The two TICA volunteers are currently working at the RCDC 

Younten Tshedup

Behind the face mask and the coveralls (protective suit), it is hard to tell who is who at the virology and molecular laboratory, Royal Centre for Disease Control (RCDC) in Thimphu.

Ever since the detection of the first Covid-19 positive case in the country in March, RCDC has been functioning round the clock. Keeping up with the ever-increasing testing procedures at the facility are the staffs – laboratory technicians.

Among these laboratory officers involved in performing over 4,000 Covid-19 tests daily, there are two foreigners, who have made this facility (on the outskirts of Thimphu) along with the rest, a home for themselves.

Jib and Nisa are from Thailand and currently assisting the RCDC team with the Covid-19 surveillance and testing of samples. They are volunteers sent by the Thailand International Cooperation Agency (TICA).

Things were much easier when they arrived in the country last October. Every weekend there was a hiking schedule planned among the volunteers and other exchange students in the country.

With most of the hiking destinations in the capital completed, the team had just started to explore locations outside Thimphu. It was in the midst of this adventure, Bhutan detected its first Covid-19 positive case on March 5.

Concerned about their safety and wellbeing, TICA wrote to the volunteers asking them to return to their country.

Mashchimaporn Songsang, who is known as Jib among her friends at RCDC said that after the detection of the first case, several samples started to come to the centre from all across the country.

“There were only six people working throughout the night. It was not appropriate to leave them at that time,” she said.

The three volunteers (two at RCDC and one with the health ministry) wrote to the Thai ambassador in Bangladesh requesting to stay behind. “We couldn’t leave the team when they needed us the most so we decided to stay back and help,” said Jib.

Nisanart Yeamkhong (Nisa) said that even if they had returned to Thailand, the situation there was worse than Bhutan. “We wanted to stay back and be useful and productive for Bhutan.”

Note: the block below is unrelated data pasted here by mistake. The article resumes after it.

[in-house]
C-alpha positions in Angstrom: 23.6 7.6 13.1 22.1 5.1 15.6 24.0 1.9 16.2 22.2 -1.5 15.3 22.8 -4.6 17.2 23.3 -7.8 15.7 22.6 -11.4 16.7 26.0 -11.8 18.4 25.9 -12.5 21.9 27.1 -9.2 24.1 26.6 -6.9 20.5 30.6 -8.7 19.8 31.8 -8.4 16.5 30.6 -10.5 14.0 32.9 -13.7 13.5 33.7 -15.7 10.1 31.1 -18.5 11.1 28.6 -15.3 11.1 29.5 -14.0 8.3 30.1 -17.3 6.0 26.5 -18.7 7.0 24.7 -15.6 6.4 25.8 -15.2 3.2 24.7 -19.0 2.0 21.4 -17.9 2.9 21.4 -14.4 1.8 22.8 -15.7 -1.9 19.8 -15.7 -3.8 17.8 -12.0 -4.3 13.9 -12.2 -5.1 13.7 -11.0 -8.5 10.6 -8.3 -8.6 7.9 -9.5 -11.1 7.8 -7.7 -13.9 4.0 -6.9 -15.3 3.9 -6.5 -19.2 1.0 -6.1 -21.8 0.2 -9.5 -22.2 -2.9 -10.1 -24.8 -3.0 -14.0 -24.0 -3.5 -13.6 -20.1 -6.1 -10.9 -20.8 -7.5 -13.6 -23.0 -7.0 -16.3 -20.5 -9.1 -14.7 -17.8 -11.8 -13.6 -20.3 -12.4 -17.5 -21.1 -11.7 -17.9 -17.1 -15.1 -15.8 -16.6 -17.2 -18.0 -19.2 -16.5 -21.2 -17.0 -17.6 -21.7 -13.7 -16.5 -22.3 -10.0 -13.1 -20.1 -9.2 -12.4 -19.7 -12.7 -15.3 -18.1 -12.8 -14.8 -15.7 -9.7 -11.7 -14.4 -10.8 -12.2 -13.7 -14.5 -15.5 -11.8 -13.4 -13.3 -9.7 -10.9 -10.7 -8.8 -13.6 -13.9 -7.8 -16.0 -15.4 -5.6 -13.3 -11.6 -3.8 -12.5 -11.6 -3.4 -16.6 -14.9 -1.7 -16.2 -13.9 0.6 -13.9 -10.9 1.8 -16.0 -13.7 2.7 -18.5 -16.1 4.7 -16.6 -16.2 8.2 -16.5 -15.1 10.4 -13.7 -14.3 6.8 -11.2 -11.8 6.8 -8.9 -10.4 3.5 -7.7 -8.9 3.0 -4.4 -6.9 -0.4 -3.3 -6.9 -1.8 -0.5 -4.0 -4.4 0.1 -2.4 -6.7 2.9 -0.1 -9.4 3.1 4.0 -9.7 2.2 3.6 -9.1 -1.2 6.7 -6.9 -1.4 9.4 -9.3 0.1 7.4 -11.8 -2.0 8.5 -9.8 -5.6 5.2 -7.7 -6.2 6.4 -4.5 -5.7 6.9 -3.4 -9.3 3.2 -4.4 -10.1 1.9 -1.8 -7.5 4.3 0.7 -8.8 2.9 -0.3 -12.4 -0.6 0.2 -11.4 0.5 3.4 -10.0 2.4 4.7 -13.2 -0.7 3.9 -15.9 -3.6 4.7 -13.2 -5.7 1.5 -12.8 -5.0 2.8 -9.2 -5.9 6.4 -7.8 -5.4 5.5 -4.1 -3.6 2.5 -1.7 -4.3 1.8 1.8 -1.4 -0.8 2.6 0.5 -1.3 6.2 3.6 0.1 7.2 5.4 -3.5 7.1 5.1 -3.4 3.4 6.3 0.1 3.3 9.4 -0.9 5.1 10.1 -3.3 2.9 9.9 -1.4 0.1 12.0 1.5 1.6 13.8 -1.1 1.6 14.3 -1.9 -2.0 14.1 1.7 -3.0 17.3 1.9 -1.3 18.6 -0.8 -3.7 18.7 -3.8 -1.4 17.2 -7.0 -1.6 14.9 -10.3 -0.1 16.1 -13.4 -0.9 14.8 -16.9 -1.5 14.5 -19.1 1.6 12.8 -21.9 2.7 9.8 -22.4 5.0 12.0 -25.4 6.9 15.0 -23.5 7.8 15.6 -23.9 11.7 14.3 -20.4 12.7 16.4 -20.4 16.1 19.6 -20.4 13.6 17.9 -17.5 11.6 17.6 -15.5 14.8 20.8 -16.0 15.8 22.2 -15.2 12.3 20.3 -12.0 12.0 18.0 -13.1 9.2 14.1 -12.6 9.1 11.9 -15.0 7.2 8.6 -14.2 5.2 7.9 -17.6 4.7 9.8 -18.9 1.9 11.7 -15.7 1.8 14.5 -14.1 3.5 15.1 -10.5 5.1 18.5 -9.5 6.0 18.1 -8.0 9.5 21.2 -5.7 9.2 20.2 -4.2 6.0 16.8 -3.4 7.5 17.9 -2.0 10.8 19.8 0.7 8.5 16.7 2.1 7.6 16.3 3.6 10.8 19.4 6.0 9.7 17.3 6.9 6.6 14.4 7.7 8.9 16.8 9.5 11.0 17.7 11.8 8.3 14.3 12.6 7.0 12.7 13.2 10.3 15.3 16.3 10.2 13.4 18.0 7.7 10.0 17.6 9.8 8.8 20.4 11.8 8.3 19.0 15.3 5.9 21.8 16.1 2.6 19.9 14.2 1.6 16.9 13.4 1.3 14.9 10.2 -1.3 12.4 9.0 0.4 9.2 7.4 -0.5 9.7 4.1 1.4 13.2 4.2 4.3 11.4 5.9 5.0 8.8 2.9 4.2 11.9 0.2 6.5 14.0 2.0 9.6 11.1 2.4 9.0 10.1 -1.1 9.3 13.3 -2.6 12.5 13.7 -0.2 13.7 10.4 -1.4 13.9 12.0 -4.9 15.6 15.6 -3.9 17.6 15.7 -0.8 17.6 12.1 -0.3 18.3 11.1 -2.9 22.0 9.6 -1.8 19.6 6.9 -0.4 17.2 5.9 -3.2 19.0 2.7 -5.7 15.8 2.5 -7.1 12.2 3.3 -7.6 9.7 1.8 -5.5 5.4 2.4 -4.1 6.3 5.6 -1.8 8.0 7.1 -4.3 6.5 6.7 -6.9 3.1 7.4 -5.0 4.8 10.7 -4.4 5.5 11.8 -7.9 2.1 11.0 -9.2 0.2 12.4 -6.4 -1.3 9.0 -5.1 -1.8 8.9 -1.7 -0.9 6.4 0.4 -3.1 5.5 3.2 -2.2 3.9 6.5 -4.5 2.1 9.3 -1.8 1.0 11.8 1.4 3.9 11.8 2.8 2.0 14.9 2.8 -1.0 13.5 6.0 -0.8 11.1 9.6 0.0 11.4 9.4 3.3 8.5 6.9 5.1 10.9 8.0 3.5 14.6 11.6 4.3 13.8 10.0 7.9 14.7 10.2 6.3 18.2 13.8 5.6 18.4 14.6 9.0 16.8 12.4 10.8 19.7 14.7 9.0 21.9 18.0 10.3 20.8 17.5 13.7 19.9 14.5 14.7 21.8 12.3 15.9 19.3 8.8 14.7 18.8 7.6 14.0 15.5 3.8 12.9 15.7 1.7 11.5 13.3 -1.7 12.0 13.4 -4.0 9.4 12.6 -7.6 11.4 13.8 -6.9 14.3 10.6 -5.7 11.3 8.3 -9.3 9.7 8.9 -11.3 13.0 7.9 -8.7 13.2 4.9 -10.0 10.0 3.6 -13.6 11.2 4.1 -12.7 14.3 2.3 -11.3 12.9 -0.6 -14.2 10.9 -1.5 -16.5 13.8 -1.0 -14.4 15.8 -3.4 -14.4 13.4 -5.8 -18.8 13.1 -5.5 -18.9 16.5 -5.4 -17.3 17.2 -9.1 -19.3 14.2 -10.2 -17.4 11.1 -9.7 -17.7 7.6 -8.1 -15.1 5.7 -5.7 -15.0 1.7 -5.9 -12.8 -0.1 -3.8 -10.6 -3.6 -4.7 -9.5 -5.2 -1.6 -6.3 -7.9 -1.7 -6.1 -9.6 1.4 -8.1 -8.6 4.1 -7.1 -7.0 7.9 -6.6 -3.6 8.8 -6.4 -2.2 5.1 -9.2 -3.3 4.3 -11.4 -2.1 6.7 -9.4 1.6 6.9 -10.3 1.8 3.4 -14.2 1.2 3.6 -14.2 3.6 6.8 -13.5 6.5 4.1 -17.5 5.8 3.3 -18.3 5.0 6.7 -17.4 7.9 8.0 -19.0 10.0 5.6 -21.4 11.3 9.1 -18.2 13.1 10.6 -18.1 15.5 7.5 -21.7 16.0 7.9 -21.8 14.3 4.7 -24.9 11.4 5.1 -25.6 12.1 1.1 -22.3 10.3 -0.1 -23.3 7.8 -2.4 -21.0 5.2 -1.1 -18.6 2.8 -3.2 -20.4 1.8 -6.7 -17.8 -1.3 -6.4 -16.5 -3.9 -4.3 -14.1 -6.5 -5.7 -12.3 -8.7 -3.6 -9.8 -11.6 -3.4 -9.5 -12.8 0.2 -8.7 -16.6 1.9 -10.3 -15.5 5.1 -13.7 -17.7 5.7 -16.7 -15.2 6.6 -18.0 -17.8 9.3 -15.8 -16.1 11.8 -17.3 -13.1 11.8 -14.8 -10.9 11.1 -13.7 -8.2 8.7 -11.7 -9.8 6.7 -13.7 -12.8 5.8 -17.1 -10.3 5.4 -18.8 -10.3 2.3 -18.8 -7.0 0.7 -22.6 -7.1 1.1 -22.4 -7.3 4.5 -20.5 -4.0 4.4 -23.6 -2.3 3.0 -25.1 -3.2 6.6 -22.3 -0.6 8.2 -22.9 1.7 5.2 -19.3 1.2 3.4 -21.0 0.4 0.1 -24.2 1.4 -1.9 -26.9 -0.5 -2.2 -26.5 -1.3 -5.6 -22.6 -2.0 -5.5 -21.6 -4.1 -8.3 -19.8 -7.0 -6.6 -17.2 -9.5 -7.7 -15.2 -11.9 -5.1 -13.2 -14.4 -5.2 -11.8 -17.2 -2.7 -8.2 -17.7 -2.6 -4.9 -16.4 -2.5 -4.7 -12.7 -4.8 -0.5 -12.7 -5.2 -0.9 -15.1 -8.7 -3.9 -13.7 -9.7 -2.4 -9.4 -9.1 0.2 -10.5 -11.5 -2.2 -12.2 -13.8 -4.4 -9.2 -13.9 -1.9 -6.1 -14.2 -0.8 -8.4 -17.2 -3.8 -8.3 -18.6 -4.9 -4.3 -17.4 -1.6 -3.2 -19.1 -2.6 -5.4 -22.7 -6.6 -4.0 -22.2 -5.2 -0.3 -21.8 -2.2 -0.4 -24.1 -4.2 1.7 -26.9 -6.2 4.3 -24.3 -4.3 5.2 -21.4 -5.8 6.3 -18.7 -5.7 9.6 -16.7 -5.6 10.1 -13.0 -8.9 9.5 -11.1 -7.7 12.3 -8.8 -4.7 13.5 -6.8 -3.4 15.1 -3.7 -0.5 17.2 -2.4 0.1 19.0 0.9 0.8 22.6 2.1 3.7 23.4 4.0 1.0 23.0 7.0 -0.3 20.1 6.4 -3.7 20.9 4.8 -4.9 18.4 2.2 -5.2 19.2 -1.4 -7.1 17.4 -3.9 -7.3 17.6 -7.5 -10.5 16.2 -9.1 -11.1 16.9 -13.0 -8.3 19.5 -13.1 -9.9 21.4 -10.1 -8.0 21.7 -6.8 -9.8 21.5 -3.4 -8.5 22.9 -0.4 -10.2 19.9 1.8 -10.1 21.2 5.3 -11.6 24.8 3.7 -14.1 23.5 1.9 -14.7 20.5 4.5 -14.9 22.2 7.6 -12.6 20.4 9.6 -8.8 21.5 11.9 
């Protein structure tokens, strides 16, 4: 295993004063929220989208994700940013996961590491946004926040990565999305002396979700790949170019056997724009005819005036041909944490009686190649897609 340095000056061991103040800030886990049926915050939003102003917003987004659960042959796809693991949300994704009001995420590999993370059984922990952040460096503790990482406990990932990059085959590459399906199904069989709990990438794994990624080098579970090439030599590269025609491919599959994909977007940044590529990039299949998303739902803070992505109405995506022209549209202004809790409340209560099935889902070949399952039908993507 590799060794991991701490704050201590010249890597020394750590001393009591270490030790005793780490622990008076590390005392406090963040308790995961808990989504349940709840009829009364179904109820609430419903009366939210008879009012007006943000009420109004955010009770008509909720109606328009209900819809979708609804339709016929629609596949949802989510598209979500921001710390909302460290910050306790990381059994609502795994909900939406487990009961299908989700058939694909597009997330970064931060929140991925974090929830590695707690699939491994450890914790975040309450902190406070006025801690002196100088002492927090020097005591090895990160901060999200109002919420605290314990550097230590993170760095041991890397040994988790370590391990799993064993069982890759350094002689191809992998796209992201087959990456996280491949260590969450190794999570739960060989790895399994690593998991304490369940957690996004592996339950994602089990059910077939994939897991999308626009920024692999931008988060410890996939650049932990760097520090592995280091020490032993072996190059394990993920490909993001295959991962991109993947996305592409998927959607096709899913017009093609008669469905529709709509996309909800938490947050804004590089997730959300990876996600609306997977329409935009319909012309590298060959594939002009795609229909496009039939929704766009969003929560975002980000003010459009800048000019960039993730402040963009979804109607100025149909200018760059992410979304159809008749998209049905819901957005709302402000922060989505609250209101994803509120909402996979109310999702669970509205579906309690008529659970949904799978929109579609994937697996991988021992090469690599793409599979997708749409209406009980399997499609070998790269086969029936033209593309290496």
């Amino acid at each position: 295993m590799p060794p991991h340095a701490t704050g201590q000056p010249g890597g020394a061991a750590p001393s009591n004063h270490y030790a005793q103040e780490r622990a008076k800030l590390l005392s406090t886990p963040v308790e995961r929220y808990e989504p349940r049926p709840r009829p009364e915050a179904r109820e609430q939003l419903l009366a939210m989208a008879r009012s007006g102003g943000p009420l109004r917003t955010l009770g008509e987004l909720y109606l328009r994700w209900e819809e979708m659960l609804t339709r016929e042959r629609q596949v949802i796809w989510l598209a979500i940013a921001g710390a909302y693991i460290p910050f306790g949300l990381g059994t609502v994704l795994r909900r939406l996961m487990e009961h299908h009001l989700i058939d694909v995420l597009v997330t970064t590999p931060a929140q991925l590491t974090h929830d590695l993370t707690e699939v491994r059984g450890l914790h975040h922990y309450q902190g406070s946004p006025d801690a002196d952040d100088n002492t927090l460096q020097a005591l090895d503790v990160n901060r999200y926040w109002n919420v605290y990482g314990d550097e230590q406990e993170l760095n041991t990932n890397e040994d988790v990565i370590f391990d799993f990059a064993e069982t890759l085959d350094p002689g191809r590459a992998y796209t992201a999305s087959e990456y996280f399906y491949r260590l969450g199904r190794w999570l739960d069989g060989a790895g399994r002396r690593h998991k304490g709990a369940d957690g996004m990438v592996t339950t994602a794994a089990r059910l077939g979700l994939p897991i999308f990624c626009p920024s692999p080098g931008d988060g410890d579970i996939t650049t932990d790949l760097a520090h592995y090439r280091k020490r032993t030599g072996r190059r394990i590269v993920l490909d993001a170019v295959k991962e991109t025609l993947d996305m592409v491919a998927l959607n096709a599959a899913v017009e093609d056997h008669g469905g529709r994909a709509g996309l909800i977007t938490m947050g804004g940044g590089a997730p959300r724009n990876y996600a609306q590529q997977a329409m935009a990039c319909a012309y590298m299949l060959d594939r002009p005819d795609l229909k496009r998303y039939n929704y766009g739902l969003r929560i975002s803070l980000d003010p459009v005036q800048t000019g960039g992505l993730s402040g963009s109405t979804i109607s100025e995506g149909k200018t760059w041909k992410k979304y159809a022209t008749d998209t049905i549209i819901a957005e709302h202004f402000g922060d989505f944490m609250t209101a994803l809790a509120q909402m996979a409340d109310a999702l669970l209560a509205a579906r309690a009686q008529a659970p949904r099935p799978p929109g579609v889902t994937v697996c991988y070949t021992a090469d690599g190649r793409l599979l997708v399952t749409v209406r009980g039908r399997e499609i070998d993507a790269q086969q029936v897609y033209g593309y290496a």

Nisa, a pharmacist, is mostly engaged in preparatory works for the laboratory and mainly deals with the management of data and surveillance information that comes in.

“Unlike others I do not get involved in the laboratory activities but it has been a big learning opportunity for me working as a team,” said the 25-year-old. “I’ve learned a lot about management and communication skills and, this, I would take it back home and apply there.”

Jib is a medical lab technologist and thus directly involved in the RCDC’s primary function. With a major in microbiology, the 27-year-old was sent to Bhutan to help the RCDC team with the influenza surveillance.

Besides some issues, mostly with food, the two volunteers said they enjoy working in the country. “Since day one, everyone was welcoming and all worked as a team. We are accepted as a part of the team who is working day in and day out to fight the pandemic,” said Nisa.

She said that although their contract expires in October, if the situation in Bhutan does not improve, they would want to stay back and help. “It would be difficult for me personally to leave my team and friends like this in the middle of the pandemic,” she said.  “And also if they have to find my replacement, they have to start it all from scratch, wasting precious time and money.”

Just like the rest of the RCDC staff, the two volunteers are also living at the facility following the lockdown.

“I can go home if I want to, but in doing so we miss precious time that can be used to test an additional sample or two,” said Jib. “Although it’s not the most comfortable to stay at, it is no time to look for comfort.”

She said that Bhutan is doing very well in containing the spread of the outbreak after the local transmission was recorded. “People here are very fortunate. There are so many people working so hard to keep you all safe. Please follow the protocols and cooperate with the government and the health ministry.”

Meanwhile, RCDC head, Dr Sonam Wangchuk said that since the detection of the first case in the country, the volunteers have been working equally with the rest.

“They have no complaints. They live in the facility, working 24 hours just like the rest of us. They have been very helpful to us especially in these times.”